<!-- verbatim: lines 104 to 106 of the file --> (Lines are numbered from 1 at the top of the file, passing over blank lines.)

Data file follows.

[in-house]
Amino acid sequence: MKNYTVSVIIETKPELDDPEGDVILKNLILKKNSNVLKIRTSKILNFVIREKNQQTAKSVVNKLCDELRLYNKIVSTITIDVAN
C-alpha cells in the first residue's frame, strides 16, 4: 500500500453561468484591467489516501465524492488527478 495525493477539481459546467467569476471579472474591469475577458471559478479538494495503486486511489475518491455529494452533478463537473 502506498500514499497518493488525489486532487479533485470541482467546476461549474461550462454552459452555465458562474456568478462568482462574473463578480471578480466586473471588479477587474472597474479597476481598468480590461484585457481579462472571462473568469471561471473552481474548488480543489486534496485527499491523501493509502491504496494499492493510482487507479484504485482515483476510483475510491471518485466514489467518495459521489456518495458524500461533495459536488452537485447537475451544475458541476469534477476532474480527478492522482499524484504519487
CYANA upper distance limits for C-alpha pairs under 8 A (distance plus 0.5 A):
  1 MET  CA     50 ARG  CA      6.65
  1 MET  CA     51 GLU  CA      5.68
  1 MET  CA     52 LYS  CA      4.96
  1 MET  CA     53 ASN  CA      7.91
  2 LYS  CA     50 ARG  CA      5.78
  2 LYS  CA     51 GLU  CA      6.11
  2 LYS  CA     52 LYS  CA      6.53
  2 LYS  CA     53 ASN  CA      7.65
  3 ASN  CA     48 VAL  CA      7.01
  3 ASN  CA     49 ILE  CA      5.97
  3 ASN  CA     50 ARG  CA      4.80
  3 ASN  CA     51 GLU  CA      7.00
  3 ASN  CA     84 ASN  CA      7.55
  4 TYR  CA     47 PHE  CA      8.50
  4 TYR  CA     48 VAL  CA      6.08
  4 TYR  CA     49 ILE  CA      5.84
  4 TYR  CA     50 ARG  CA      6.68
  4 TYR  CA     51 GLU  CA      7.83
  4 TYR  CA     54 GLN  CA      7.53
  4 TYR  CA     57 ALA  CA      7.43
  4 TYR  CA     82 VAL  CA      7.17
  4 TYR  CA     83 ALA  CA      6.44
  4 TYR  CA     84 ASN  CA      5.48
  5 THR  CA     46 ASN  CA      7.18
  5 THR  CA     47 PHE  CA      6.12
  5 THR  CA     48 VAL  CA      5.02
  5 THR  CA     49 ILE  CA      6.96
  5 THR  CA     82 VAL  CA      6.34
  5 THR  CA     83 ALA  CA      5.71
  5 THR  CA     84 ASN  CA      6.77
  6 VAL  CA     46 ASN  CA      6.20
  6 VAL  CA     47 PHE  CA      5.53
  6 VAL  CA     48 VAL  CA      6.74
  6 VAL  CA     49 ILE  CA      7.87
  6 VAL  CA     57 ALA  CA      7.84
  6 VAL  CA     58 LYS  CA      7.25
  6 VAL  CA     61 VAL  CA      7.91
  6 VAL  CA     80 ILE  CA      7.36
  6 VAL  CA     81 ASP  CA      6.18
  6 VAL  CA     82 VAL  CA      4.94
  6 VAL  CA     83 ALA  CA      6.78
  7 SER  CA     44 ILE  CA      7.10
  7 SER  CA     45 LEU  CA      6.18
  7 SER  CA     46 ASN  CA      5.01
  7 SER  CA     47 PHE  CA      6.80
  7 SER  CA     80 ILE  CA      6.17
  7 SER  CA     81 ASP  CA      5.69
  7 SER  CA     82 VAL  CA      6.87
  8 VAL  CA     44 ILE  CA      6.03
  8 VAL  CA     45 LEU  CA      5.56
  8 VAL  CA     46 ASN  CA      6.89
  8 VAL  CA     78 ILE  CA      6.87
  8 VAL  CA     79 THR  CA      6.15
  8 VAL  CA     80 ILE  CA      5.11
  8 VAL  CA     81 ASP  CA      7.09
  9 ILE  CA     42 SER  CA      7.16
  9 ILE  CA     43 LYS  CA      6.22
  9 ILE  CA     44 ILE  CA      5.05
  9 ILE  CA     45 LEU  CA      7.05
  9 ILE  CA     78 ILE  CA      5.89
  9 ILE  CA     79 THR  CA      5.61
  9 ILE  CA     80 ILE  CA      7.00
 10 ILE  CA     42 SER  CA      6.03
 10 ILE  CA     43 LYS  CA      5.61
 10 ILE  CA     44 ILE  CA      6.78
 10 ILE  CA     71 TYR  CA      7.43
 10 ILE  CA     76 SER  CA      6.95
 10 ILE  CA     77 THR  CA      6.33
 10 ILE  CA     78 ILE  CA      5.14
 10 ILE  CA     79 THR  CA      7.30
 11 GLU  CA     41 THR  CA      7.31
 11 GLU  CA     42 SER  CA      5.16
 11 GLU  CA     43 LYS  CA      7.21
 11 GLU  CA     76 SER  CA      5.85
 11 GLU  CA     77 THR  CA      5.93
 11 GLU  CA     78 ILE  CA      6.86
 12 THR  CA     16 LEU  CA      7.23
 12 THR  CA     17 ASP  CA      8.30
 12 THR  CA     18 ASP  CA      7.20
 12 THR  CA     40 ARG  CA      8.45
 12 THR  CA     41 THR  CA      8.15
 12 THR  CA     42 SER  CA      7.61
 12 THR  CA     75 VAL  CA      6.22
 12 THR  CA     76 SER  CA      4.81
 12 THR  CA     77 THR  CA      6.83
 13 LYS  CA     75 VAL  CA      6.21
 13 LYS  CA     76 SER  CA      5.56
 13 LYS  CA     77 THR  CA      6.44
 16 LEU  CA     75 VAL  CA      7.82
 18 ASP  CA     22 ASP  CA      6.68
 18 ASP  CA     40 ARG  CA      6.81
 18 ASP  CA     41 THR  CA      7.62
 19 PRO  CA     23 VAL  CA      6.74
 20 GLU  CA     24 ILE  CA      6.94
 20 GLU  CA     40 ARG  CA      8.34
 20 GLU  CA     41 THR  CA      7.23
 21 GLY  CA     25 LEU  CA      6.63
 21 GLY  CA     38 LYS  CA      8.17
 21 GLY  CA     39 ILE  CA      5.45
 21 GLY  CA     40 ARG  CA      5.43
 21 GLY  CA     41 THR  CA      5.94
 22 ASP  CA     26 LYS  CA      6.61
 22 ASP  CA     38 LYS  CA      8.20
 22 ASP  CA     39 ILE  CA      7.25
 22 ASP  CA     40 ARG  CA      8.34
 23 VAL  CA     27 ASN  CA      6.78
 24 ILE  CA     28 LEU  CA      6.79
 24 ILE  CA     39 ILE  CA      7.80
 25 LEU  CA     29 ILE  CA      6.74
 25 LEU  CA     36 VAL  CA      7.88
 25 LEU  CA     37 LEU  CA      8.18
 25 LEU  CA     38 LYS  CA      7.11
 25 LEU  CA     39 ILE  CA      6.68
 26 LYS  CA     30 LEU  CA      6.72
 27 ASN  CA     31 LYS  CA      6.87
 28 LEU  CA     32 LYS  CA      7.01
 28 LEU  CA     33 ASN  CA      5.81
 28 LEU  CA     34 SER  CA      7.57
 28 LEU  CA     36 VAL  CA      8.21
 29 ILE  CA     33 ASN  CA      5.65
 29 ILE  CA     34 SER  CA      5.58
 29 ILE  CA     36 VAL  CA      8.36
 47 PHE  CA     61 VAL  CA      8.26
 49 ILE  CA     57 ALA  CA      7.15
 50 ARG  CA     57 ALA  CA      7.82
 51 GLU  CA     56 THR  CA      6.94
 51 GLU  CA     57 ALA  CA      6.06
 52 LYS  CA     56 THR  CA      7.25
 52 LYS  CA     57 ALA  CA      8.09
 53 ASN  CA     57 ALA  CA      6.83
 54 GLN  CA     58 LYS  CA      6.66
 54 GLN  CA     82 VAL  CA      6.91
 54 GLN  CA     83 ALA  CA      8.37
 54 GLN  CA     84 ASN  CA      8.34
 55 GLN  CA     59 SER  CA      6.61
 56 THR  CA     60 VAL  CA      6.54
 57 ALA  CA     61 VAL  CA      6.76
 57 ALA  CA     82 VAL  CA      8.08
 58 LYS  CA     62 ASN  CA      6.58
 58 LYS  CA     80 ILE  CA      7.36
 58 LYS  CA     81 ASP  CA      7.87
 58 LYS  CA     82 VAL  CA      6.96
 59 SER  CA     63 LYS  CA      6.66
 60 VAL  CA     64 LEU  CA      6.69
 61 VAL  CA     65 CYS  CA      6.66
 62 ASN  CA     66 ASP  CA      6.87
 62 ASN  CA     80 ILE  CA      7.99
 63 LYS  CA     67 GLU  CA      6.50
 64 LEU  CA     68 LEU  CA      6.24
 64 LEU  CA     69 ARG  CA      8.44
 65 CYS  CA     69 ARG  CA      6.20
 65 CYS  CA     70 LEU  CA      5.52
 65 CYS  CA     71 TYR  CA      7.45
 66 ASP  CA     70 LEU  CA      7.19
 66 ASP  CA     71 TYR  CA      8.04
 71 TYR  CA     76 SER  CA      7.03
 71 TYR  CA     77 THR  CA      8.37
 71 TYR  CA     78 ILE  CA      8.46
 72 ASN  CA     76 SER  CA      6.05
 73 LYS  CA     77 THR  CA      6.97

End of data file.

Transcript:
 21 GLY  CA     40 ARG  CA      5.43
 21 GLY  CA     41 THR  CA      5.94
 22 ASP  CA     26 LYS  CA      6.61